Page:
One of the major challenges of WCM is that it is always caught in the area of conflict between different functions and company units. Procurement, sales, logistics and controlling: they all have an influence on working capital – and they all pursue different goals. The principal goal of sales is to maximize turnover and service quality, for instance, while procurement is mainly interested in guaranteeing production supplies and making savings, and logistics handles low warehouse stocks. If a company leaves WCM up to individual functions, conflicts of interest are inevitable. The unit which puts the most effort into working capital management will ultimately have the greatest influence on working capital. Avoid making this mistake by developing and implementing a binding cross-functional strategy for your company.
Management of net working capitalThe three most frequent mistakes in relation to working capital
Working capital management offers great potential, but also presents stumbling blocks. Dr Daniel Maucher and Erik Herlyn, WCM experts at PostFinance, point out three common mistakes in managing net working capital and explain how to avoid them.
In the course of our activity as WCM advisors, we regularly discover that companies are not taking advantage of the best creditworthiness along the supply chain to optimize their working capital. Avoid making this mistake by analysing creditworthiness along your supply chain so that you can detect any relevant potential. Depending on whether it is your company itself, one of your suppliers or one of your customers that has the best creditworthiness, you have the following bank-independent or bank-dependent solutions available to you:
We find that WCM is often regarded merely as a project within companies. This results in the following behaviour: The company establishes that working capital has risen unexpectedly. Alarm bells ring. The company then analyses the figures, launches a project, appoints a project manager and implements measures. As soon as the chosen WCM solutions have brought about the desired results, the company turns its attention to other matters. And the circle begins again: working capital increases until it is time for the next WCM project. Does that sound familiar? Avoid making this mistake by putting WCM on your agenda as a permanent topic, and by making WCM a line issue.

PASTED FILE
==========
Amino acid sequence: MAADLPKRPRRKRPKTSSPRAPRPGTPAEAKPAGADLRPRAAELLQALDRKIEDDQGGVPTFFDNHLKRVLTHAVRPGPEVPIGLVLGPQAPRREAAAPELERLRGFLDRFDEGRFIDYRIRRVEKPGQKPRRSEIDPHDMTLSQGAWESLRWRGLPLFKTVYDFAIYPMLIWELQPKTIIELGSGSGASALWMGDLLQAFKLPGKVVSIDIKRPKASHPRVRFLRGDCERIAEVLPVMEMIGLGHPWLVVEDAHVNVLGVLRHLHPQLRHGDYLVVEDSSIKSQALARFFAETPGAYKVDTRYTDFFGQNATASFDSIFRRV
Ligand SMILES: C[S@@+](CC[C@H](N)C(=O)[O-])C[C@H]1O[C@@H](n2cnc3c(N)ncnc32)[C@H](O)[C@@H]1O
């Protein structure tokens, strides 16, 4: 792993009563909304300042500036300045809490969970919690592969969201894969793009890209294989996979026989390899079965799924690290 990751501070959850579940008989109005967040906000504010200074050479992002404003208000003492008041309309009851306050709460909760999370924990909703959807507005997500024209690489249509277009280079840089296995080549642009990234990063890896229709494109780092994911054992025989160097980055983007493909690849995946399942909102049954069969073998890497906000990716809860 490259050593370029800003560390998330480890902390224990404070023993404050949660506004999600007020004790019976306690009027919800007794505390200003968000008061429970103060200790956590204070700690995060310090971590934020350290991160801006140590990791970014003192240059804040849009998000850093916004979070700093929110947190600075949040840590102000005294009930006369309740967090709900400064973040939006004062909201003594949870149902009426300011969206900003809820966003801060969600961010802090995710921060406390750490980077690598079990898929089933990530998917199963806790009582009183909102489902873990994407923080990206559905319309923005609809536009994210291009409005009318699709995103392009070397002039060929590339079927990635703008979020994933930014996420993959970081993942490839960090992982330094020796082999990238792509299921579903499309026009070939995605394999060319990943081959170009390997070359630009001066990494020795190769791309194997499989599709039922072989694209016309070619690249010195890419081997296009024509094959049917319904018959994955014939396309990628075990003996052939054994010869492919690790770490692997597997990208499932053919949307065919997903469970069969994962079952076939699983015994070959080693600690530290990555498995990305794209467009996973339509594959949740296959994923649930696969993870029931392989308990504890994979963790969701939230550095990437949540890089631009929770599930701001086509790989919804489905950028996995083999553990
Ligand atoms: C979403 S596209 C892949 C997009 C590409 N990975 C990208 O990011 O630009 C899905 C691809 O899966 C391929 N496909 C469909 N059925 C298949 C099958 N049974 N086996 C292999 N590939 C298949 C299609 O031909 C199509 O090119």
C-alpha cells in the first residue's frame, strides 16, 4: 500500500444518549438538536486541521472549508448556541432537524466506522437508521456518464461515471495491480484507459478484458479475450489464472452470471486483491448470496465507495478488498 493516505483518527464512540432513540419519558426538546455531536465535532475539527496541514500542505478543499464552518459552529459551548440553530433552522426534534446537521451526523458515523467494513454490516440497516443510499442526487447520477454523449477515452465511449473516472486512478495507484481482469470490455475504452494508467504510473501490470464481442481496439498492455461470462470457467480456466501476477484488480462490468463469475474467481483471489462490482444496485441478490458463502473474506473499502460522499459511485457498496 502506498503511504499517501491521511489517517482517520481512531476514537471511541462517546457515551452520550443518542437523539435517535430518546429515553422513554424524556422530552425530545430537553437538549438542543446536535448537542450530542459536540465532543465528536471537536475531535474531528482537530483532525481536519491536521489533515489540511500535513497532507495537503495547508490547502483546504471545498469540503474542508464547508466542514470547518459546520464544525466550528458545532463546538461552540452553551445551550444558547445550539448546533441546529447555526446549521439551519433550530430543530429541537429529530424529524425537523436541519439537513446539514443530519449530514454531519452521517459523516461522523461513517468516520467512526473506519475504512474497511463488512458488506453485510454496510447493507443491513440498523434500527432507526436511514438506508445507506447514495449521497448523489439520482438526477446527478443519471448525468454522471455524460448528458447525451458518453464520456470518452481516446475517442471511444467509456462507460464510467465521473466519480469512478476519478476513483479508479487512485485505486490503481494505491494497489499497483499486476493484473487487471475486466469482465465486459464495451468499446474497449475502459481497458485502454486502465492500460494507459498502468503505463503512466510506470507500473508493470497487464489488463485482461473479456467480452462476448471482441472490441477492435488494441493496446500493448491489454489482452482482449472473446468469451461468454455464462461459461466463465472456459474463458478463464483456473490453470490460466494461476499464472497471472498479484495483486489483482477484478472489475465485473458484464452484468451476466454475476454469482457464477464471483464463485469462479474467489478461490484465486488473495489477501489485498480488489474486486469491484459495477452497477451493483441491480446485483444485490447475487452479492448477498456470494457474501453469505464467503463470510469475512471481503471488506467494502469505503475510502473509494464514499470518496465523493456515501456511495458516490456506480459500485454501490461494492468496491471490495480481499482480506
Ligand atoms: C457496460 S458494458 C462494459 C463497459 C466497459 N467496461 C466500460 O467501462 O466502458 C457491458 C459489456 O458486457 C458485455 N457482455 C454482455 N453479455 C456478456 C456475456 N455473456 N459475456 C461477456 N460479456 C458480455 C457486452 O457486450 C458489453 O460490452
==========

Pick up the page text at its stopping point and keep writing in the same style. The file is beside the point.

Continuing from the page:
Have we sparked your interest in WCM?
PostFinance can provide a professional WCM team to help your company analyse and implement WCM measures. Your direct contacts are Dr& Daniel Maucher and Erik Herlyn. Both are proven WCM specialists with sound specialist knowledge and many years of practical experience in the field of WCM.
Dr Daniel Maucher
Project Manager Working Capital Management
Dr Daniel Maucher has been working as Project Manager Working Capital Management at PostFinance since 2013.
He also passes on his knowledge of WCM as a lecturer at two universities of applied sciences. In addition, he is an active member of the WCM working group at the International Association of Controllers.
Before joining PostFinance, Daniel Maucher worked as a research assistant at the Chair for Logistics Management at the University of St.& Gallen and as a project engineer for the BMW Group.
Daniel Maucher graduated in economics from the University of St.& Gallen and studied business engineering at the Karlsruhe Institute of Technology (KIT) and Munich University of Applied Sciences.
Working capital management
Erik Herlyn has been analysing potential for optimizing working capital in large and medium-sized enterprises on behalf of PostFinance since 2012. Based on these analyses and studies, he has developed and integrated customer-specific solutions in the fields of finance and logistics which now represent part of the WCM range of services available from PostFinance and Swiss Post.
He also contributes his WCM know-how as guest lecturer at the University of St.& Gallen and at various universities of applied sciences, as well as via directorships.
As a qualified engineer in production technology (Dipl. Ing.), he previously held positions as CFO of private and US-listed oil exploration companies. On graduating he headed the KPMG Switzerland insurance company as consultant.